The Revelation: Part Fourteen

MUCH TURMOIL, DEVASTATION, AND destruction have already occurred in what has been revealed so far in this study. How could things possibly get any worse? Well, there are those giant demonic locusts revealed to John, the size of an average man, with menacing faces, giant wings, and huge scorpion-like stingers. Particularly disturbing! I watched several “last days” movies in preparation for this series on Revelation, including Six: The Mark Unleashed (2004). This film has a fairly high production value and features some scary special effects. The demonic locusts featured in the movie Six are quite similar to those described in Scripture. They are only one of three devastating woes that will befall all mankind beginning with the fifth trumpet.

The Three Woes

Each of the first four trumpets called forth physical judgments on the earth and the universe. God now focuses His attention on punishments that directly impact mankind. Revelation 8:13 states, “And I beheld, and heard an angel flying through the midst of heaven, saying with a loud voice, ‘Woe, woe, woe, to the inhabiters of the earth by reason of the other voices of the trumpet of the three angels, which are yet to sound!'” The fifth trumpet is the first of the three woes. They usher in the second half of the seven-year tribulation period, known as the Great Tribulation, which Jesus speaks of in Matthew 24:21. Jesus told His disciples that the torment of this period will be greater than anything before. Astonishingly, torment will be so great during this period that unless the time is shortened, no flesh would survive (Matt. 24:22).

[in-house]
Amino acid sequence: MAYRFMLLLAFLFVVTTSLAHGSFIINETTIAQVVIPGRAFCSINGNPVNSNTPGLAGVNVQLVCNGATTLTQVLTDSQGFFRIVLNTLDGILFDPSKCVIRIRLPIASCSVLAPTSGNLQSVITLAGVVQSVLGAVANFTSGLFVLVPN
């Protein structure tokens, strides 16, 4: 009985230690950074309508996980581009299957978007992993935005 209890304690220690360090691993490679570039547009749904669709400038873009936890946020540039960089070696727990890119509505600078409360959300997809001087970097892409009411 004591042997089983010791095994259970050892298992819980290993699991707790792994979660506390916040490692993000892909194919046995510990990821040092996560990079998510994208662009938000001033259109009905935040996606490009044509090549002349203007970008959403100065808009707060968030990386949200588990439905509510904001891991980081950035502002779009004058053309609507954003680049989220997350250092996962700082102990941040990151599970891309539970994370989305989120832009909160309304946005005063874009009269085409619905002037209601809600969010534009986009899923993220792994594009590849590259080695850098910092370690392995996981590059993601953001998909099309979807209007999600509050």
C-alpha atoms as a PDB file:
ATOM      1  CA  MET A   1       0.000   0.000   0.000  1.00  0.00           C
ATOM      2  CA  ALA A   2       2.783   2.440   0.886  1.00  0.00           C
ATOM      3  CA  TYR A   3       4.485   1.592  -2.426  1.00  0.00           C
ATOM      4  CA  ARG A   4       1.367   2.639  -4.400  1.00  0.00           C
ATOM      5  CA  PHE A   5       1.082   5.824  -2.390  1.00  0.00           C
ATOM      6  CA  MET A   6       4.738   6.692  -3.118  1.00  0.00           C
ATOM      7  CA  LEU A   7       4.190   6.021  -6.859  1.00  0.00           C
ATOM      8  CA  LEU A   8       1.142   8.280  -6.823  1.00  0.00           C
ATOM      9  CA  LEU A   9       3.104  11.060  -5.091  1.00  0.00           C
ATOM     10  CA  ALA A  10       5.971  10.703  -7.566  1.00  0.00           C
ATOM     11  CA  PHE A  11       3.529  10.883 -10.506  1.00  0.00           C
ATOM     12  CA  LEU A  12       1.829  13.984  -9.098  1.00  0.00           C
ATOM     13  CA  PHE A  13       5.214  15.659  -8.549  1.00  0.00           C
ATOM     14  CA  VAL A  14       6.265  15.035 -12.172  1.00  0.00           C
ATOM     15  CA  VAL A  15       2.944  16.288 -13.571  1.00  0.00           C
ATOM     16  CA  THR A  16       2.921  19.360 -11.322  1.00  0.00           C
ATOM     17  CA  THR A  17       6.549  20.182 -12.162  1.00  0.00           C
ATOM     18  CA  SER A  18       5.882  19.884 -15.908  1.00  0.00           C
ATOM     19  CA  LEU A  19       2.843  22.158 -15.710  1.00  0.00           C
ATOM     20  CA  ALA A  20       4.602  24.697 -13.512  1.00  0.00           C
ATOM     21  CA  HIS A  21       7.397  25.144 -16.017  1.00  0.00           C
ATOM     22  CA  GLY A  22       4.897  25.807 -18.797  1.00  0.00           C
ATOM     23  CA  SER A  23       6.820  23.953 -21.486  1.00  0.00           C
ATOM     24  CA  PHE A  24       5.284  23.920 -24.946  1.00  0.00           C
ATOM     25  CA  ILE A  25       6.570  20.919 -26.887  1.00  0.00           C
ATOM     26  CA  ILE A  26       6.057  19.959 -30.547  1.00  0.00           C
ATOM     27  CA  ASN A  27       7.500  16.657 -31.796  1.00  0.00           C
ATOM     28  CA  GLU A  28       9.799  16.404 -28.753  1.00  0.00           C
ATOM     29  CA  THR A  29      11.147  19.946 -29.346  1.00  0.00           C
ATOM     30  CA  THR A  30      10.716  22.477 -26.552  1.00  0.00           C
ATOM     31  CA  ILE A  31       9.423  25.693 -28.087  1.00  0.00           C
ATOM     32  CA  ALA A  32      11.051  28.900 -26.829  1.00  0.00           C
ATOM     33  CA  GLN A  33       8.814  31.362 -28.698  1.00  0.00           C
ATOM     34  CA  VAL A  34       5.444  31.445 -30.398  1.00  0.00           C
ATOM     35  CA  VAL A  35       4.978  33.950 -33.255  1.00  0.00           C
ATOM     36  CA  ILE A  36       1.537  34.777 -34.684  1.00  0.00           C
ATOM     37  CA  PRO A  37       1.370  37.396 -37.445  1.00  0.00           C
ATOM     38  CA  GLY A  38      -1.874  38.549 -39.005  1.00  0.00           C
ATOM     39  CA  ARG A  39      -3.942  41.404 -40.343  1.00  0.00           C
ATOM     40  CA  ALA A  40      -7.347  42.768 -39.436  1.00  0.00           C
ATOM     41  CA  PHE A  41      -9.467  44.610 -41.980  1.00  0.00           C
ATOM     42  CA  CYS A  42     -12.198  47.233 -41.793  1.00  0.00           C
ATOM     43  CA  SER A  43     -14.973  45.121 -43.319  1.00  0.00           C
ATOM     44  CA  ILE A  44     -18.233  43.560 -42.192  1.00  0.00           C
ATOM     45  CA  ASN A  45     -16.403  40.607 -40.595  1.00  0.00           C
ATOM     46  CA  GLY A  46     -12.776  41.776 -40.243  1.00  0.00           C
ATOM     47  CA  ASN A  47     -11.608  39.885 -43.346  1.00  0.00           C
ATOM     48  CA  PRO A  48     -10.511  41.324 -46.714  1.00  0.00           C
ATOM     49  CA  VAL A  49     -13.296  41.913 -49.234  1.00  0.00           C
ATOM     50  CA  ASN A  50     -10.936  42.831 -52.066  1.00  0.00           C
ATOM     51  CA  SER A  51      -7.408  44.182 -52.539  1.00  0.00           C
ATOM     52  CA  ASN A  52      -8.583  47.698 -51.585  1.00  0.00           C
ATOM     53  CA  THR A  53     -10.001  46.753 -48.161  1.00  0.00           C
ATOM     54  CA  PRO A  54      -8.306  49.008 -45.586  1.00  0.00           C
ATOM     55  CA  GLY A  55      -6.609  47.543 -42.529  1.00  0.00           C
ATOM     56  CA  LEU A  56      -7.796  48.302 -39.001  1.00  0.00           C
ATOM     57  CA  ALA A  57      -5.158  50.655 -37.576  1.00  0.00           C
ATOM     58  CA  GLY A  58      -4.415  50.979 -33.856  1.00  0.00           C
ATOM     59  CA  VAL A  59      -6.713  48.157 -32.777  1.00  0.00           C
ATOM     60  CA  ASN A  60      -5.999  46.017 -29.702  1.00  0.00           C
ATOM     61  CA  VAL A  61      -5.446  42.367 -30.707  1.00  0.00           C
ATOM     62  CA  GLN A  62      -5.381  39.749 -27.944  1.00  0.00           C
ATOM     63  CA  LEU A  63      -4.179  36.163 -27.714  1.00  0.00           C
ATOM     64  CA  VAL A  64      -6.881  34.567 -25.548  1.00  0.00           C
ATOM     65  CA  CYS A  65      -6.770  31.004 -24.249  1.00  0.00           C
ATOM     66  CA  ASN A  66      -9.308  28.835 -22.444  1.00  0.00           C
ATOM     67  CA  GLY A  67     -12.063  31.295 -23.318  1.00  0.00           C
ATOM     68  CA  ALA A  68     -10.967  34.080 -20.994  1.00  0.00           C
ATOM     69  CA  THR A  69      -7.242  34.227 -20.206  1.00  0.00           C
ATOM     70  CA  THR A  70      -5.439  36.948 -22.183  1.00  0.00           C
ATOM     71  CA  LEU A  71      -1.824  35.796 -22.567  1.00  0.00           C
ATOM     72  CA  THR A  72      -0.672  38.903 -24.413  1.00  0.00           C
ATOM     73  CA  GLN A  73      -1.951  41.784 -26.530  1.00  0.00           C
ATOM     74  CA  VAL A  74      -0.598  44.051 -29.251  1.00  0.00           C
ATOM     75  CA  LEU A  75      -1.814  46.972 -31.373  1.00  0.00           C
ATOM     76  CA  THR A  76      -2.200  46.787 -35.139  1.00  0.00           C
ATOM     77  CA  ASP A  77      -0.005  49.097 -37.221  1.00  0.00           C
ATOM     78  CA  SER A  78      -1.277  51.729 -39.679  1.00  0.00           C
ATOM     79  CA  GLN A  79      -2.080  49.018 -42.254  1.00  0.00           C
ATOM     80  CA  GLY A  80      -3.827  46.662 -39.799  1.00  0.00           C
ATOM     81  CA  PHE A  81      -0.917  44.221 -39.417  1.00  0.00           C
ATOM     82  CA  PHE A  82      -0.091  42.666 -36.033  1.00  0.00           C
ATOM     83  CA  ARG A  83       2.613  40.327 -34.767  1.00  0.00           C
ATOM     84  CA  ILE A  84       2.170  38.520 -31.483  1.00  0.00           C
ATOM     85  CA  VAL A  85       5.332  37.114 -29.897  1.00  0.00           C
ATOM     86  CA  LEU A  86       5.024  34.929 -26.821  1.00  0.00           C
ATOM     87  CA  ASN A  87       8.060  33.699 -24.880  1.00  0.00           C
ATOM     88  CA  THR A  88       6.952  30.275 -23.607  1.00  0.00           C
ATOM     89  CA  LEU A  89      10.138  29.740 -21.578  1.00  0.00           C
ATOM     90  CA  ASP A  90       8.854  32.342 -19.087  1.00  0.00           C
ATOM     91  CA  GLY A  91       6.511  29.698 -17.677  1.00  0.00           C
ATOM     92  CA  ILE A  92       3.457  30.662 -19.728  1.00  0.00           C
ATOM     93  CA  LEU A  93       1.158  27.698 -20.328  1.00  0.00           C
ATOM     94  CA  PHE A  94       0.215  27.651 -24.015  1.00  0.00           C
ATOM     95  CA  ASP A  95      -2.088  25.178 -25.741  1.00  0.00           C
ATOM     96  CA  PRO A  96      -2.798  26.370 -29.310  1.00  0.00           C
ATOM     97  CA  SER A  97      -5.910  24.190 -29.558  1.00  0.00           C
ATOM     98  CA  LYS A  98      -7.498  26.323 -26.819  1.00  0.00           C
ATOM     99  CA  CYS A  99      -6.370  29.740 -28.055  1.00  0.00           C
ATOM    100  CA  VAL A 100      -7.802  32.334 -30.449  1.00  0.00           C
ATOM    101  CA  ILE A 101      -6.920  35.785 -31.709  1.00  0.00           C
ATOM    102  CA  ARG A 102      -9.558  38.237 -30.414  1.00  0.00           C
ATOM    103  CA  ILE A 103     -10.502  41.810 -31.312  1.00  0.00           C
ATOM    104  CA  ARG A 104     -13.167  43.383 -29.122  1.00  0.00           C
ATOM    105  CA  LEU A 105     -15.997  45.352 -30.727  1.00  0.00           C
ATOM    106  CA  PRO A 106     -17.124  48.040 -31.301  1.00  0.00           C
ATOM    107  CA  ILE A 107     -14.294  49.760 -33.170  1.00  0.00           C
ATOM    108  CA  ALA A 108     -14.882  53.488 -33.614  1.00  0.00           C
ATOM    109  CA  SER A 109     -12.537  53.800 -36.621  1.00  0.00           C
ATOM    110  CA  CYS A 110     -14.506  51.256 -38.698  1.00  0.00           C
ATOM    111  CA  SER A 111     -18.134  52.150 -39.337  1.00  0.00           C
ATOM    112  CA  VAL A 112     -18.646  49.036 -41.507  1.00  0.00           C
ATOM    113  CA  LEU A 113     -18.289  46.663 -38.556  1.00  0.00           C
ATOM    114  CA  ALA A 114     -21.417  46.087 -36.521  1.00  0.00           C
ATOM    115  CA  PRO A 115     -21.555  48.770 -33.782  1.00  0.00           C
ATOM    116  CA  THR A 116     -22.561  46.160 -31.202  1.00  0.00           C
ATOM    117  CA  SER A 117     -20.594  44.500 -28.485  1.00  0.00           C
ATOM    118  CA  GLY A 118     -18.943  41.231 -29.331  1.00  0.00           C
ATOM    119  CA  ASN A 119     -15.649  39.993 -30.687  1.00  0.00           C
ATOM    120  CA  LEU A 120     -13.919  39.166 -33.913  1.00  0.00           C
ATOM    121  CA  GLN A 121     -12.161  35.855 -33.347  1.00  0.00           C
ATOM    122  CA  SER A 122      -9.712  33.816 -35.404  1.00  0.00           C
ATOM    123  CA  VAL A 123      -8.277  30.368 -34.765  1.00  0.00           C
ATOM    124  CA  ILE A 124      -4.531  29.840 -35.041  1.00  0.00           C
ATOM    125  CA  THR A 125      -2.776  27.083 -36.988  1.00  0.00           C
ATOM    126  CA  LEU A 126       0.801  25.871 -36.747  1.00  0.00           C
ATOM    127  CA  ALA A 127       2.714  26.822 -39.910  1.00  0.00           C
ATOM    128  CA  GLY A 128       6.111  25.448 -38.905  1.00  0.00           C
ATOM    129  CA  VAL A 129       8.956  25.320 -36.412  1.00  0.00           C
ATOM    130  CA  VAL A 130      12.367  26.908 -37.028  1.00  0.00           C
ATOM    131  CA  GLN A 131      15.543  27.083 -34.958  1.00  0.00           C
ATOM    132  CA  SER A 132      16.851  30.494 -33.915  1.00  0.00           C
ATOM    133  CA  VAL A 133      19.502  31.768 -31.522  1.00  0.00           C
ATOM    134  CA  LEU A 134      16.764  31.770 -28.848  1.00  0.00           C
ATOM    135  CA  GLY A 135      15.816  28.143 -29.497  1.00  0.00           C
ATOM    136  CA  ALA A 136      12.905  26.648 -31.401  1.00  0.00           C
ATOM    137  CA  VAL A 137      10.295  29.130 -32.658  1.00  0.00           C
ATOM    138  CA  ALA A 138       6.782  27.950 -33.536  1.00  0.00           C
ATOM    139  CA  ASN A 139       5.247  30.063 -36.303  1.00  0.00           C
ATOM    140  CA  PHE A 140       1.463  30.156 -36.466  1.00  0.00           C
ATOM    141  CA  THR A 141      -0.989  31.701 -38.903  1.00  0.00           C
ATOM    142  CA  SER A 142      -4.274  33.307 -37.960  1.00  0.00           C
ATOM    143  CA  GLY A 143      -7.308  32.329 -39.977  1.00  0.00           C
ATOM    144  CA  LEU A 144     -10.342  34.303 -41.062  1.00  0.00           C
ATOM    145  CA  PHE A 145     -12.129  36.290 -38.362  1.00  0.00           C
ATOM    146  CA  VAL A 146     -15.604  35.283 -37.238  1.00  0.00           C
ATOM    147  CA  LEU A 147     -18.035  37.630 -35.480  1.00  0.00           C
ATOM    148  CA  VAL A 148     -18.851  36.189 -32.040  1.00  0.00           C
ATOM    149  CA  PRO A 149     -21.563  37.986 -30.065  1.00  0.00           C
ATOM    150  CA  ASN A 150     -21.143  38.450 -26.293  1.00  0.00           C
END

“And the fifth angel blew his trumpet, and I saw a star fallen from heaven to earth, and he was given the key to the shaft of the bottomless pit” (Rev. 9:1).

John heard the piercing of the fifth trumpet, and a star fell from the sky. He identifies this falling star as an angel or “being,” rather than a celestial body. The keys to the shaft of the bottomless pit are given to this fallen angel—a high-ranking demon in Satan’s hierarchy. His name is Abaddon (Apollyon in Greek), which means “destroyer.” Abaddon uses the keys to open the shaft to the bottomless pit, referred to as the “abyss” in verse 11 and elsewhere. “Abyss” is from the Greek word abyssou (ἀβύσσου) meaning “of unfathomable depth,” a Jewish concept referring to the home of the dead and of evil spirits.

When Abaddon opens the shaft to the abyss, billows of smoke come out of the shaft and darken the sun. Immediately, from among the billowing smoke, giant locusts appear, with crowns of gold and faces like a person, their hair like women’s hair, and their teeth like those of a lion. They have tails with stingers like scorpions, and in their tails, they have the power to torment all people for five months. (The life cycle of a locust is typically five months long.) A large-scale locust attack in Scripture signifies God’s power manifest in nature. These giant locusts of the Great Tribulation are far more menacing than the locusts that God released on Pharoah. The first woe has passed; two woes are still to come.

“Then the sixth angel blew his trumpet, and I heard a voice from the four horns of the golden altar before God, saying to the sixth angel who had the trumpet, “Release the four angels who are bound at the great river Euphrates” (Rev. 9:13-14).